Special thanks to Justin Bajan from David&Goliath in LA for providing AdPulp readers with this special inside look at the making of KIA’s “Dreams” Super Bowl spot.
It all started with a dream. Sort of.
I was sitting with my composition book in hand staring out of the window watching planes land at LAX when I blurted out to my partner, Dan Madsen, “Hey, what if we did something with dreams?” Little did I know that a random question like that would turn into months and months of writing, crafting, presenting, killing, changing, selling, licensing, bidding, re-thinking, shooting, editing, mixing, coloring and visual…effecting.
Dan and I were one of many teams working on this year’s Super Bowl commercial for Kia at David & Goliath. We competed against lots of amazing creatives and ended up working nights, weekends and everything in between, as we hoped to crack the winning idea.
After we got our concepts into some kind of digestible state, we presented them to our boss, ECD, Colin Jeffery. He smiled at this spot in particular— a good sign, and instantly saw what we were trying to do. He told us our concept would get to live in the Super Bowl war room—a conference room with bulletin boards filled with tons of amazing ideas.
So we boarded our precious baby up and hoped it would outlast the thousands of ideas the rest of the agency came up with. We watched it sit safely on a wall in the Super Bowl war room as countless other campaigns were posted and ripped down all around it.
Then on October 7th, something great happened. I turned 29. Well, that wasn’t that great, but what was great—our spot sold. We couldn’t believe it. Dan and I were in shock—we ran out of the office in joy like a scene from Jerry McGuire. Oh, and then I had my first child, Lydia, two days after. Cameron Crowe, eat your heart out.
After a week of paternity, we were back at it, talking to Noam Murro and other A-listers, then awarding Noam the job. Awesome guy on the phone. Equally awesome guy in real life. He really upped my Yiddish game.
Then we tried to secure the celebs and get the jokes we wrote into our spot. Dan had used a picture of Adriana Lima for his comp and boom: she agrees to appear in the spot. We had a fighting scene with Chuck Liddell in it—and eventually Mr. Liddell signed on. Colin, our owner/CCO, David Angelo, and our producer, Paul Albanese, drive up to meet Nikki Sixx of Motley Crue and the world’s most notorious band is in it. We thought a cowboy riding a rhino would be funny. We thought dual lumberjacks sawing a 50 ft sub would be cool. We wanted the entire stadium filled with bikini girls. Then we read all of this as line items in an official document. Rad.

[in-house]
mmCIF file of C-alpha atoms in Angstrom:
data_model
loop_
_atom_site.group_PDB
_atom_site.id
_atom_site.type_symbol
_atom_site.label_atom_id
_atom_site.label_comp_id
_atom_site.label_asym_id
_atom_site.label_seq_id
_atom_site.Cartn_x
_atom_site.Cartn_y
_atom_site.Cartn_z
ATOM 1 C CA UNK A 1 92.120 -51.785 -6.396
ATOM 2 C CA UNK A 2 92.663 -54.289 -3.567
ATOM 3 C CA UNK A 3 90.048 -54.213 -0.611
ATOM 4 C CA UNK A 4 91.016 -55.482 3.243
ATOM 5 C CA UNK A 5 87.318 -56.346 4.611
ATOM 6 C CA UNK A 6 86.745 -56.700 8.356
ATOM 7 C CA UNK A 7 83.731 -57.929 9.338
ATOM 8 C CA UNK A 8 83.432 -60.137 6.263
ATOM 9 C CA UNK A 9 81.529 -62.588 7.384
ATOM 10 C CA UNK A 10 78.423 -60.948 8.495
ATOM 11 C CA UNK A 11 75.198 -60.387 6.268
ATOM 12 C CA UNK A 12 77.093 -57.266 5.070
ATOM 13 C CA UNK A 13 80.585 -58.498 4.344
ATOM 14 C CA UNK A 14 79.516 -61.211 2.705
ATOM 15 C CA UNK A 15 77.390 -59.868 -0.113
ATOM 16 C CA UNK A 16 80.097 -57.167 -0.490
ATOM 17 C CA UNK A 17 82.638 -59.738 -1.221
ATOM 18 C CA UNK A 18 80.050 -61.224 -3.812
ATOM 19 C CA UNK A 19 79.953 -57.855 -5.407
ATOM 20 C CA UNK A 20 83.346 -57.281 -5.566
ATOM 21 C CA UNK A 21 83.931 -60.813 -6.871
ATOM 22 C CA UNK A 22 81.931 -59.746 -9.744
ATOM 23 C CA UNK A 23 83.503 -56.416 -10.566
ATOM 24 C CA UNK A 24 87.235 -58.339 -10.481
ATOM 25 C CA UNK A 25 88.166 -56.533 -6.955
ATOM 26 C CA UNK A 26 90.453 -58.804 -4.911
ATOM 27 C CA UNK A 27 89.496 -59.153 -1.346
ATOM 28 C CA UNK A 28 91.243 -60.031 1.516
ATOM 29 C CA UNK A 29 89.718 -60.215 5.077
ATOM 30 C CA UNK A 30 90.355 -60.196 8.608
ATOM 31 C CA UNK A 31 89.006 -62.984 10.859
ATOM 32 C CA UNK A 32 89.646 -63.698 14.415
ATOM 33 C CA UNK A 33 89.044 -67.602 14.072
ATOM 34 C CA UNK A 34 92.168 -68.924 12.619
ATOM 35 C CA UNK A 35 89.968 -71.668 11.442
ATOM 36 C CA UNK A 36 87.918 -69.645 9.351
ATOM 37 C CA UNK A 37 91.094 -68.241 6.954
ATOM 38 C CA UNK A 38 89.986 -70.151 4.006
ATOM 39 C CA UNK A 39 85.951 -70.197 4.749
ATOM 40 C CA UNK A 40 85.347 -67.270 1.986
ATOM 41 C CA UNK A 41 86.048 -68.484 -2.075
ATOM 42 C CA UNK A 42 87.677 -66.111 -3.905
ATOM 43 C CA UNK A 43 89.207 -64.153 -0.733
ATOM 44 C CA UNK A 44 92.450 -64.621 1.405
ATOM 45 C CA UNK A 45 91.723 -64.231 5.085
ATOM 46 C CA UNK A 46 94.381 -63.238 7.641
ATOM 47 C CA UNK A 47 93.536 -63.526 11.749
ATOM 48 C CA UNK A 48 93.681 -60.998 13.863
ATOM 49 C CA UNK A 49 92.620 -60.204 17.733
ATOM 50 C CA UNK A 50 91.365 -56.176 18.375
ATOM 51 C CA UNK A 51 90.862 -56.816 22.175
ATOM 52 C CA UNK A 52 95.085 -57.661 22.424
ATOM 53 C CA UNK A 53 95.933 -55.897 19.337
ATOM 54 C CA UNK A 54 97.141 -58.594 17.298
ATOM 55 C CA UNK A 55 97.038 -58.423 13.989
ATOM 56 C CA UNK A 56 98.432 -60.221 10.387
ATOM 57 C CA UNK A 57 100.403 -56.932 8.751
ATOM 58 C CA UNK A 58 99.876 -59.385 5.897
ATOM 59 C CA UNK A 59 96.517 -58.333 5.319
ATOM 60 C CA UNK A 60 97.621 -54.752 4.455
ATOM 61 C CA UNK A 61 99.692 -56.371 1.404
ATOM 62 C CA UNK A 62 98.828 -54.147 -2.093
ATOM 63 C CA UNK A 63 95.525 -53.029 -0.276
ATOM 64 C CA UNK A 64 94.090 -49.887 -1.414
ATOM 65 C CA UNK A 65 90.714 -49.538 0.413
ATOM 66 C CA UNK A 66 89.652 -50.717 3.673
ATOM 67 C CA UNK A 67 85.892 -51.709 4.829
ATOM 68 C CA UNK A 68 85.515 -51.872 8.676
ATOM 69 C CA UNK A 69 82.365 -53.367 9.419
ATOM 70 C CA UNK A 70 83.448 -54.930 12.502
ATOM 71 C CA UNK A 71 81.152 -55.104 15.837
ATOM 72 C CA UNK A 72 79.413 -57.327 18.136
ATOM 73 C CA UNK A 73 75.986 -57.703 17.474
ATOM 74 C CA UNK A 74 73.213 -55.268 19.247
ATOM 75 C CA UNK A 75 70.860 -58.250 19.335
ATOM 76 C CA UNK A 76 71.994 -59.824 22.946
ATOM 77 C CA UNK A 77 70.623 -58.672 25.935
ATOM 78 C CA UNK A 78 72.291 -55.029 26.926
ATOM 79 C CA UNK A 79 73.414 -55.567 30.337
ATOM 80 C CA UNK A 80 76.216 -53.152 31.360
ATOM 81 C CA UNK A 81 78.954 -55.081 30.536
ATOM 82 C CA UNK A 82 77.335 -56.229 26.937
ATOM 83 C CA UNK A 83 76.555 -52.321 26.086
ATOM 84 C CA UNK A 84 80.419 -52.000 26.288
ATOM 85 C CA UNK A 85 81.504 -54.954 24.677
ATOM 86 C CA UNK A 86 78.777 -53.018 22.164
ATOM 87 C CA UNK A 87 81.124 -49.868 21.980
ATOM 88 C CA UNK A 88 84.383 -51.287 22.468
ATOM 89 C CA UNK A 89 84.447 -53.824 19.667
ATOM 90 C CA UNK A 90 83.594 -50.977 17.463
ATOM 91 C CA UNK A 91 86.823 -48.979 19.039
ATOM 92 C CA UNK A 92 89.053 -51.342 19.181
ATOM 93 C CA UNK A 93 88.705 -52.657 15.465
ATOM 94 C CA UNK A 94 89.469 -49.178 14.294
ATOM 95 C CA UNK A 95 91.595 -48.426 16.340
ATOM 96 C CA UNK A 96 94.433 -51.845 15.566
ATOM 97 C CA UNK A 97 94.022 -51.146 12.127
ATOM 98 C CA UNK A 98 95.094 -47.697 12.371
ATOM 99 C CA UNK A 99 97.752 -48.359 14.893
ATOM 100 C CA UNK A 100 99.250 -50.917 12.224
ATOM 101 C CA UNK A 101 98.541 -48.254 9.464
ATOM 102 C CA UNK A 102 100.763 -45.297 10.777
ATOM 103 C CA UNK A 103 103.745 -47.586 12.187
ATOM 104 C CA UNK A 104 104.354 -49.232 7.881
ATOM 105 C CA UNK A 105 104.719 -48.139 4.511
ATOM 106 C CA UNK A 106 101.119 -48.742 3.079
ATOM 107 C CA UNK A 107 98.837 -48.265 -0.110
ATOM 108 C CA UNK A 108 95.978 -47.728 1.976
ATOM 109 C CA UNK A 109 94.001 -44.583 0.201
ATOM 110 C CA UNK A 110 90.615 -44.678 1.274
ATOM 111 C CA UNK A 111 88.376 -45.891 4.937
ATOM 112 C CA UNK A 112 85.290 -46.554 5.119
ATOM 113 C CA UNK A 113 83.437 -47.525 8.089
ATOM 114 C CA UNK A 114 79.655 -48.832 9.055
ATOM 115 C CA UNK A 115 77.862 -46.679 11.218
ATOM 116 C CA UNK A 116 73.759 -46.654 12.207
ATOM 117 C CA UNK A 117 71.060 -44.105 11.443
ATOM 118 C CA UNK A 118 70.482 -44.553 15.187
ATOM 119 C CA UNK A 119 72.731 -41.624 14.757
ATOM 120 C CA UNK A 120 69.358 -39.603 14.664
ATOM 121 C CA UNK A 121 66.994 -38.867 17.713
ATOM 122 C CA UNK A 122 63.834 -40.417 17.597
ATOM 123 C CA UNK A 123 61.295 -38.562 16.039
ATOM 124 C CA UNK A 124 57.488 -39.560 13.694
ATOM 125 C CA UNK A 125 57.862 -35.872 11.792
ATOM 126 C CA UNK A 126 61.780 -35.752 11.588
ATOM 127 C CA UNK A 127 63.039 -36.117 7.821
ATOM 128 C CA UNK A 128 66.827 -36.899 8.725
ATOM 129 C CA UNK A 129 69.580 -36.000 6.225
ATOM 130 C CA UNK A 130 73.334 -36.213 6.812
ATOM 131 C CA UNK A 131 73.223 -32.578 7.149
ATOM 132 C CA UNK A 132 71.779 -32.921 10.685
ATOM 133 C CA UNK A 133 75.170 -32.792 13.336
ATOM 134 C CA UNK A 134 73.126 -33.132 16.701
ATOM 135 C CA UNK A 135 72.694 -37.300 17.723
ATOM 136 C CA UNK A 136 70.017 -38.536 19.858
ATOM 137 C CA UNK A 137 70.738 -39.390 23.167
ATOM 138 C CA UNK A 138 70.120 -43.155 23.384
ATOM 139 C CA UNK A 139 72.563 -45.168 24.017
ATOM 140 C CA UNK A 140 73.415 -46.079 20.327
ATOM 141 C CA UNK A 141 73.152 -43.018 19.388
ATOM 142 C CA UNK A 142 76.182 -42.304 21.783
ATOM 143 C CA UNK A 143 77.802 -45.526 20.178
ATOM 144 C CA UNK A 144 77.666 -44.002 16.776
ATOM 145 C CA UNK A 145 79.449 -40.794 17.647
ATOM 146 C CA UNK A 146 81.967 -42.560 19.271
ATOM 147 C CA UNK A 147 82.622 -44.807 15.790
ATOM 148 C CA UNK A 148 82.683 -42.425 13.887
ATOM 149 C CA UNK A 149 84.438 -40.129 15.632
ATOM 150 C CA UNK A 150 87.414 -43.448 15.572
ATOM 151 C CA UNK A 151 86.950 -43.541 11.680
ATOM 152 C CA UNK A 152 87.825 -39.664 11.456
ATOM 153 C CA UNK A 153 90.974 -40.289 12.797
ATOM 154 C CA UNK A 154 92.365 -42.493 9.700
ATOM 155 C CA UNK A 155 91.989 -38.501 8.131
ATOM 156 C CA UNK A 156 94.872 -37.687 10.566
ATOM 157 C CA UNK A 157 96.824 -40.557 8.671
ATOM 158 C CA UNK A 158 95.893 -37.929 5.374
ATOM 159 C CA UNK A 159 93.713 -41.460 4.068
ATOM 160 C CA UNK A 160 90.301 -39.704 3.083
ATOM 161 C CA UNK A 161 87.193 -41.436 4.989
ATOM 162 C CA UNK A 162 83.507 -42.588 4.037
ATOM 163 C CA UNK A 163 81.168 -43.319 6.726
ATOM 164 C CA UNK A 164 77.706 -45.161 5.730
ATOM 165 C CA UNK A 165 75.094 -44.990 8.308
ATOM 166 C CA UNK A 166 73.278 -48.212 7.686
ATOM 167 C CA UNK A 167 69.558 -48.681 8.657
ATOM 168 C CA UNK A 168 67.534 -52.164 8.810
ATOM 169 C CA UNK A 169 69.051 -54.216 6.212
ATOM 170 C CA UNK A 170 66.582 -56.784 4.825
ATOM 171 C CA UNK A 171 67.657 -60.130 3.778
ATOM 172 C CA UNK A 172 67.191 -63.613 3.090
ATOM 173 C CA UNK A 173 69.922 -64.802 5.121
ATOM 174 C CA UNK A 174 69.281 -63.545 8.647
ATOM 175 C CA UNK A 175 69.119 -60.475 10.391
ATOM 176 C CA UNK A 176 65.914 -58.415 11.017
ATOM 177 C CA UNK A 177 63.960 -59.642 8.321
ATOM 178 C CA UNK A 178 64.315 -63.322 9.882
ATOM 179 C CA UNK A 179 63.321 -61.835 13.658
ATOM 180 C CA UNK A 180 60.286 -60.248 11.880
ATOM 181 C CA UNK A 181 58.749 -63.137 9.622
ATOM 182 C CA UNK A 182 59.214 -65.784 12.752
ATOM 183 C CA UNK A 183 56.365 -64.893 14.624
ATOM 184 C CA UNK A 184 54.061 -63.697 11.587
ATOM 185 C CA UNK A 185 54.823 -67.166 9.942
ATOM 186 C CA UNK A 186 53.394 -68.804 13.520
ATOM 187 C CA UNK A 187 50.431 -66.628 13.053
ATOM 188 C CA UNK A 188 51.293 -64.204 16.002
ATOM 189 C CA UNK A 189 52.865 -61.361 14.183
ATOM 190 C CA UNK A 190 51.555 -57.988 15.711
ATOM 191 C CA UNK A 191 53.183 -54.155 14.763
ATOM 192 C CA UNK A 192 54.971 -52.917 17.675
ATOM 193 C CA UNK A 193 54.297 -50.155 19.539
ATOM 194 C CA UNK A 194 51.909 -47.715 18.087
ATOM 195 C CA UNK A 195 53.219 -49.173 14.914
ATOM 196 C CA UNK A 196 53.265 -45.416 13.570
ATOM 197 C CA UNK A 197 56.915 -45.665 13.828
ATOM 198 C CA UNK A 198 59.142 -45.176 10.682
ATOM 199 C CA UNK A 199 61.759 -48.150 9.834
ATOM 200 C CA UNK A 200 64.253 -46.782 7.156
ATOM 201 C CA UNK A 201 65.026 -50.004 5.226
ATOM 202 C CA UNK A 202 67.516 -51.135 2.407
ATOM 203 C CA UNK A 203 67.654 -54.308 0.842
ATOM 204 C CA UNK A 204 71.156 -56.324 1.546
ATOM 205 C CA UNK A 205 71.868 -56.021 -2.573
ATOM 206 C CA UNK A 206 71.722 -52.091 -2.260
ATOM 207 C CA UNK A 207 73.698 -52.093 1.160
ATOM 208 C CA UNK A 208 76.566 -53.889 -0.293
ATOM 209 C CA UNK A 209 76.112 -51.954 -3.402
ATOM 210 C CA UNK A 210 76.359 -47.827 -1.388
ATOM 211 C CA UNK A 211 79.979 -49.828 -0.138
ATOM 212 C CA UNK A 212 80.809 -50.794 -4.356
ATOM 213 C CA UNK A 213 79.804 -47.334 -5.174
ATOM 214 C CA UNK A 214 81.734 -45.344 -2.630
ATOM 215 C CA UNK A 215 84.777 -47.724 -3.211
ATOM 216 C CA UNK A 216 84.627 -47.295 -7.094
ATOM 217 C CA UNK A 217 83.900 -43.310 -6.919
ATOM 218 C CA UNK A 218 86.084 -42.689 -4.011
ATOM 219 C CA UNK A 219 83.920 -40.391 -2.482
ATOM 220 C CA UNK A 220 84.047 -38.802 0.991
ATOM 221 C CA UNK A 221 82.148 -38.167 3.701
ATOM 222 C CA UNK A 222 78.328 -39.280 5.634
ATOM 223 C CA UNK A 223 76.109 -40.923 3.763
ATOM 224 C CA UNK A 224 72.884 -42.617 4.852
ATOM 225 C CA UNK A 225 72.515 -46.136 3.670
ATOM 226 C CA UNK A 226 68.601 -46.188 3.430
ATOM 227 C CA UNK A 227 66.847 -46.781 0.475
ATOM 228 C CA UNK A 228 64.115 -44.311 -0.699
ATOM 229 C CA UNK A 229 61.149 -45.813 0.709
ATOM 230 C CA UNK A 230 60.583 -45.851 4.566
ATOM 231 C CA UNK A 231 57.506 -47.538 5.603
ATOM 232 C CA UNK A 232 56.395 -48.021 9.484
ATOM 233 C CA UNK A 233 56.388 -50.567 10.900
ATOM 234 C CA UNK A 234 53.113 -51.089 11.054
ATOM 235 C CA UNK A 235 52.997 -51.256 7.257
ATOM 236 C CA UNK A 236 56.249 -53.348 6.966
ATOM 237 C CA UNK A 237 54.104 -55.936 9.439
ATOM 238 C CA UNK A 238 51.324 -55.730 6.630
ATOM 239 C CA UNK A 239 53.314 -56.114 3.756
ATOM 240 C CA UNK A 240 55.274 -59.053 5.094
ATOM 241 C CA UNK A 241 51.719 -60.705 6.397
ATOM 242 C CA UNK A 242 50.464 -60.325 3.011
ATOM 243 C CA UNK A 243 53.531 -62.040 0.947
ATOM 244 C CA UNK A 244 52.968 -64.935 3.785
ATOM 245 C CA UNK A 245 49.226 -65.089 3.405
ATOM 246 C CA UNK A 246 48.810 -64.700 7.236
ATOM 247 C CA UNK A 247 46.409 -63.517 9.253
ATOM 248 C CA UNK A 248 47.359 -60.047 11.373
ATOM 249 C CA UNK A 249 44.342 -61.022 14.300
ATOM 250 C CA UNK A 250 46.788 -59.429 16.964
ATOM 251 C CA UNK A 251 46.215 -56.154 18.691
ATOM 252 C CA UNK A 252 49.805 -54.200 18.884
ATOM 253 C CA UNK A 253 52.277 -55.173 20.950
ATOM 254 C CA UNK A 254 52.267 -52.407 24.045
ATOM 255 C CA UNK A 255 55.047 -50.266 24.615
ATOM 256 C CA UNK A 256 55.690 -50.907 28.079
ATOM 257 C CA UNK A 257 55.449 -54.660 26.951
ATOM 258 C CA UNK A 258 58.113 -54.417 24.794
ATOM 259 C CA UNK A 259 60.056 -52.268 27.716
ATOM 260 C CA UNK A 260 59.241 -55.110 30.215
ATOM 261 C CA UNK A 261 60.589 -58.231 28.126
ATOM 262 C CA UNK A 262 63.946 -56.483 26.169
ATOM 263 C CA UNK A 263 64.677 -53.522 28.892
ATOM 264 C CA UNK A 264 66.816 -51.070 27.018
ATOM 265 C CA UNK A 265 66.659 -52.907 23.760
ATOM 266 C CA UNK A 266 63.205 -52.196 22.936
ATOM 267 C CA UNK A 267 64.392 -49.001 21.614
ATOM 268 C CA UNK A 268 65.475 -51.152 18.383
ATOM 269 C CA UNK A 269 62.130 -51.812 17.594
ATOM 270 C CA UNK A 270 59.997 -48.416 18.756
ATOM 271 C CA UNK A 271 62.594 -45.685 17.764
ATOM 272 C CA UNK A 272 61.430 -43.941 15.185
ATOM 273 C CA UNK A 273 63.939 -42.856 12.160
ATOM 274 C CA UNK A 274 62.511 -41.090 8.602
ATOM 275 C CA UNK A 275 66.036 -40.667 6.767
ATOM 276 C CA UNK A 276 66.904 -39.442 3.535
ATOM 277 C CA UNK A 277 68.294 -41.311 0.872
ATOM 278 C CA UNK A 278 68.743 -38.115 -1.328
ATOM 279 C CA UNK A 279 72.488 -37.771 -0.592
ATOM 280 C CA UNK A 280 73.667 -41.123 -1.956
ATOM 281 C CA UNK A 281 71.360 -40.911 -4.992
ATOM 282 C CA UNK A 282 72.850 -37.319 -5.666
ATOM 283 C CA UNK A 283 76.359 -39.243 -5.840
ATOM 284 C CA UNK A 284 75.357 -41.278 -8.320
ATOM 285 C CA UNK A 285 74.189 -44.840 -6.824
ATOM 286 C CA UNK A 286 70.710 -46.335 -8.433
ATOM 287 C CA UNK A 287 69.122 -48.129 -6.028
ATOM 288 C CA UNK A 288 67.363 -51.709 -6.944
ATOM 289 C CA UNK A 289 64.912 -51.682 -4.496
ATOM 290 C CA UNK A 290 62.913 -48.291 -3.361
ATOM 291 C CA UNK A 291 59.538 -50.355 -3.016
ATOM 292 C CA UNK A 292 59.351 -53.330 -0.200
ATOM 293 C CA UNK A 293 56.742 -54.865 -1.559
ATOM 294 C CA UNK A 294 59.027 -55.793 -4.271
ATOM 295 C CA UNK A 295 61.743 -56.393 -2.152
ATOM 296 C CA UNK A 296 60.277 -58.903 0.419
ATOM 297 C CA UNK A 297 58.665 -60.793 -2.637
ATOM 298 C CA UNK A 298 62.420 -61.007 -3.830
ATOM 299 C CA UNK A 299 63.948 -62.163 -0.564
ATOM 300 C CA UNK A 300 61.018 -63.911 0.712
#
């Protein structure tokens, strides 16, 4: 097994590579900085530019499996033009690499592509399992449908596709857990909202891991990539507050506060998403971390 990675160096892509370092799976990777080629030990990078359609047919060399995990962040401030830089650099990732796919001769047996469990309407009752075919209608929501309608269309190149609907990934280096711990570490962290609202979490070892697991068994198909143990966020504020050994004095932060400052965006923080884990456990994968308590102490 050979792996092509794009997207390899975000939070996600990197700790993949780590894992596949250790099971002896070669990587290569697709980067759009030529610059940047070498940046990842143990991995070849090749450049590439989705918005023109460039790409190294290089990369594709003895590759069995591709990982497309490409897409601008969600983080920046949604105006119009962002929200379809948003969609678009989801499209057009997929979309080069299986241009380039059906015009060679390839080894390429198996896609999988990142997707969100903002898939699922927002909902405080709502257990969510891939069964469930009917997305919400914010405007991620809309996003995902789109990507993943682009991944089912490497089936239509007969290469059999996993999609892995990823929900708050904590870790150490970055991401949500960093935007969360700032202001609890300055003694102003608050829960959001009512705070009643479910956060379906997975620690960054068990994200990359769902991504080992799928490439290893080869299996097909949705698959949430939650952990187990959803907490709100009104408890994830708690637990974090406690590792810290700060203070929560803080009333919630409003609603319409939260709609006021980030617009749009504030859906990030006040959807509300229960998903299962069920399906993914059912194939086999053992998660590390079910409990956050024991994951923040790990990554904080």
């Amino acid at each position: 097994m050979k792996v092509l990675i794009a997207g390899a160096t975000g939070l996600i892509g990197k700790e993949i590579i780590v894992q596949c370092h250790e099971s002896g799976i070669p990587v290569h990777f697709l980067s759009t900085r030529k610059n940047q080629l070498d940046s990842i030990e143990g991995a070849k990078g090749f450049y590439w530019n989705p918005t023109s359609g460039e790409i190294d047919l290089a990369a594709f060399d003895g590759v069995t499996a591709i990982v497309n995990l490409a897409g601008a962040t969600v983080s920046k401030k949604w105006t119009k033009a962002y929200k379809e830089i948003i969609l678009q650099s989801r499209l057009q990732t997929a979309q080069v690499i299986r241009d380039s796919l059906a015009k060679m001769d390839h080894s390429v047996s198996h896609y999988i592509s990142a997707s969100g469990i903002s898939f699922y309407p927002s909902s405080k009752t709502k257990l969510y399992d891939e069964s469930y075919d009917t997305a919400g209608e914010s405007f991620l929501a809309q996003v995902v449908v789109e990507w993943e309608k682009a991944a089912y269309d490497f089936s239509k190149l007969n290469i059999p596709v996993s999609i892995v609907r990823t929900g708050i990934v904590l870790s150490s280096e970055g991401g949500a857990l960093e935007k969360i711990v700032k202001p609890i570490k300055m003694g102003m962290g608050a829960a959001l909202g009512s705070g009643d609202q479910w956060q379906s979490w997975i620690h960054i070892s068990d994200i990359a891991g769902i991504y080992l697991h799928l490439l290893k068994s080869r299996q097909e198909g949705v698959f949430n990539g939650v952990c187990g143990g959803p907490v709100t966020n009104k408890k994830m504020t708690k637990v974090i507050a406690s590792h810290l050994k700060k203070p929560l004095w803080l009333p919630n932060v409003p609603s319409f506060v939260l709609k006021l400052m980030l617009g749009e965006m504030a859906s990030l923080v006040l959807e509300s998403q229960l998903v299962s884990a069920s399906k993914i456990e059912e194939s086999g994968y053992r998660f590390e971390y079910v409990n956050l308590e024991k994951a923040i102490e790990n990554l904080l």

Cut to us on day one at the Speedway in Irwindale, CA. I park and get asked if I would like to meet Tommy Lee and Nikki Sixx. Um, yes please. I walk into their trailer and find two of the most down-to-earth and normal people I’ve ever met. They mentioned how much they liked the spot while I marveled at their trailer.
A couple hours later, we’re shooting. It’s dark. It’s cold. Good thing we have literally tons of pyro to keep us warm. Motley Crue plays Kickstart My Heart for like 6 hours. Those guys are pros.
Day two was the meadow scene. Never have a horse, a deer, a rabbit and grass been that interesting before. Ever have a van drive you a mere 500 feet over and over again from craft services to the set? I can now say I have.
Day three and four were back at the racetrack. Dan and I watched a giant sub get trucked and forklifted around. We witnessed 200 bikini girls scream for hours in the stands, Chuck Liddell fake-fight a huge Eastern European dude, a guy pretend to catch a giant shark (RIP giant shark scene) and last, but nottttttttt least—Adriana Lima wave a huge flag back and forth for hours. I think there’s a video of this on Youtube somewhere. She was amazing. She had these assassin laser eyes that could steal your soul if you looked too closely. She was and is the real deal.
The last two days consisted of us shooting at Universal Studios. We were at Stage 27, where they shot scenes from Indiana Jones, Die Hard and Jurassic Park. Not bad. I got to see the tallest closet ever—20 feet tall. I got to learn what a motion control camera does. And I got to watch our Sandman actor, Ric Sabien, sacrifice his body for Dan and I’s silly idea.
All throughout production, I kept thinking of how crazy it was that Dan and I scribbled this idea into our notebooks and then all of a sudden, like 500 people helped bring it to life. And oh, did I mention this was Dan’s first spot? Ever? How’s he going to cope with reality after this?
So there you have it. If I wasn’t already 1000 words over a typical blog post, I could regale you with how Adriana wore the wrong bathing suit, but we loved it anyways, Chuck Liddell’s surprisingly minimalistic outfit while it was 35 degrees out and Noam Murro’s use of the Yiddish word schmekel.
The biggest thanks in the world goes to my wonderful wife, Becky, for putting up with endless all-nighters, all-dayers and for never complaining at all. I was treated way better than I deserved.
Shoutouts to Jim Haygood and his assistant Dylan at Union Editorial. Great guys. To Pip, Patrick, Rob, Marissa and the smoothie girl at Method—super accommodating people who laughed at 97% of my jokes. To 740 Sound, Lime, and Stefan at Company 3—I’ll miss your Michael Bay and JJ. Abrams’ stories.